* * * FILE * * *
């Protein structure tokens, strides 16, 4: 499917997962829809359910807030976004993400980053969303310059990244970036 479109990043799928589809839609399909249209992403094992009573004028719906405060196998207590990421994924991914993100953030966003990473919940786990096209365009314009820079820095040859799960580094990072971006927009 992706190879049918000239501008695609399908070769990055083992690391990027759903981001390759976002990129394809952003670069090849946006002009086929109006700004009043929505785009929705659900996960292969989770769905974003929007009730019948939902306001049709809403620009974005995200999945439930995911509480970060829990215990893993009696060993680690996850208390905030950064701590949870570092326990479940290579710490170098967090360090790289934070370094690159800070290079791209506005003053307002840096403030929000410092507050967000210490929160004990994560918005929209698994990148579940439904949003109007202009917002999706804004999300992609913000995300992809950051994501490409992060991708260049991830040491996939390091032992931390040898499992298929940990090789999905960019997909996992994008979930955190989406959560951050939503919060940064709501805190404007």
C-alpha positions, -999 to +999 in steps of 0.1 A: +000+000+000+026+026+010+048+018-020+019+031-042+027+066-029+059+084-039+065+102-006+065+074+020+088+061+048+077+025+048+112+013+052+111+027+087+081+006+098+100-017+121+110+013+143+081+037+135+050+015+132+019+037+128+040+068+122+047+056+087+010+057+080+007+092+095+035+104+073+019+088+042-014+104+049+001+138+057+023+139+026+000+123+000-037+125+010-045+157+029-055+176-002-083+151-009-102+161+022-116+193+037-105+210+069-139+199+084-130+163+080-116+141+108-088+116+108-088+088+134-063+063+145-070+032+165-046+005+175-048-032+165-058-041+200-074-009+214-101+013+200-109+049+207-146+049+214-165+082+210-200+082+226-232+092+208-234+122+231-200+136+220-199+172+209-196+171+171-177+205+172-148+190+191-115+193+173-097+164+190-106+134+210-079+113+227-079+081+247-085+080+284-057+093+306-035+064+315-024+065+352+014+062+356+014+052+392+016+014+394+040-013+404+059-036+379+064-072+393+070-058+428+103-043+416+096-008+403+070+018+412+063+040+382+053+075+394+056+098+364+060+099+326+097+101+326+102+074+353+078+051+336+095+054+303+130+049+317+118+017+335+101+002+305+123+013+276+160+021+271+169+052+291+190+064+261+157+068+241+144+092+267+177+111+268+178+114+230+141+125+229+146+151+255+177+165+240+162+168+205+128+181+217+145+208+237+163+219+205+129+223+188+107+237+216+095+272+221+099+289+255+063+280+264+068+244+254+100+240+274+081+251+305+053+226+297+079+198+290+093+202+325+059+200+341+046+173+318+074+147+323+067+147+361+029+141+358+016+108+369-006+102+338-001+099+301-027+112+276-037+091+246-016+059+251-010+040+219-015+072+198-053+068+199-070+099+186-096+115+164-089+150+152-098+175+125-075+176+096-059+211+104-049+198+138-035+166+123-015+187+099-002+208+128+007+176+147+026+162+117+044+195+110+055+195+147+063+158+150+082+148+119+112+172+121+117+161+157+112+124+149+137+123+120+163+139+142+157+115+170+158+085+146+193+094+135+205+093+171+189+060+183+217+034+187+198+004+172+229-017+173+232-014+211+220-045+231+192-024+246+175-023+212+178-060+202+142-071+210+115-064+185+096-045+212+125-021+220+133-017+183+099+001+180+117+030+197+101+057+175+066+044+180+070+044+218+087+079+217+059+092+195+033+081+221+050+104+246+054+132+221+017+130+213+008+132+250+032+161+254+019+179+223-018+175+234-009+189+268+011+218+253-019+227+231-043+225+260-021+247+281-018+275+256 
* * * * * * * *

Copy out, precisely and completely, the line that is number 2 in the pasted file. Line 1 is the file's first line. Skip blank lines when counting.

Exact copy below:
C-alpha positions, -999 to +999 in steps of 0.1 A: +000+000+000+026+026+010+048+018-020+019+031-042+027+066-029+059+084-039+065+102-006+065+074+020+088+061+048+077+025+048+112+013+052+111+027+087+081+006+098+100-017+121+110+013+143+081+037+135+050+015+132+019+037+128+040+068+122+047+056+087+010+057+080+007+092+095+035+104+073+019+088+042-014+104+049+001+138+057+023+139+026+000+123+000-037+125+010-045+157+029-055+176-002-083+151-009-102+161+022-116+193+037-105+210+069-139+199+084-130+163+080-116+141+108-088+116+108-088+088+134-063+063+145-070+032+165-046+005+175-048-032+165-058-041+200-074-009+214-101+013+200-109+049+207-146+049+214-165+082+210-200+082+226-232+092+208-234+122+231-200+136+220-199+172+209-196+171+171-177+205+172-148+190+191-115+193+173-097+164+190-106+134+210-079+113+227-079+081+247-085+080+284-057+093+306-035+064+315-024+065+352+014+062+356+014+052+392+016+014+394+040-013+404+059-036+379+064-072+393+070-058+428+103-043+416+096-008+403+070+018+412+063+040+382+053+075+394+056+098+364+060+099+326+097+101+326+102+074+353+078+051+336+095+054+303+130+049+317+118+017+335+101+002+305+123+013+276+160+021+271+169+052+291+190+064+261+157+068+241+144+092+267+177+111+268+178+114+230+141+125+229+146+151+255+177+165+240+162+168+205+128+181+217+145+208+237+163+219+205+129+223+188+107+237+216+095+272+221+099+289+255+063+280+264+068+244+254+100+240+274+081+251+305+053+226+297+079+198+290+093+202+325+059+200+341+046+173+318+074+147+323+067+147+361+029+141+358+016+108+369-006+102+338-001+099+301-027+112+276-037+091+246-016+059+251-010+040+219-015+072+198-053+068+199-070+099+186-096+115+164-089+150+152-098+175+125-075+176+096-059+211+104-049+198+138-035+166+123-015+187+099-002+208+128+007+176+147+026+162+117+044+195+110+055+195+147+063+158+150+082+148+119+112+172+121+117+161+157+112+124+149+137+123+120+163+139+142+157+115+170+158+085+146+193+094+135+205+093+171+189+060+183+217+034+187+198+004+172+229-017+173+232-014+211+220-045+231+192-024+246+175-023+212+178-060+202+142-071+210+115-064+185+096-045+212+125-021+220+133-017+183+099+001+180+117+030+197+101+057+175+066+044+180+070+044+218+087+079+217+059+092+195+033+081+221+050+104+246+054+132+221+017+130+213+008+132+250+032+161+254+019+179+223-018+175+234-009+189+268+011+218+253-019+227+231-043+225+260-021+247+281-018+275+256 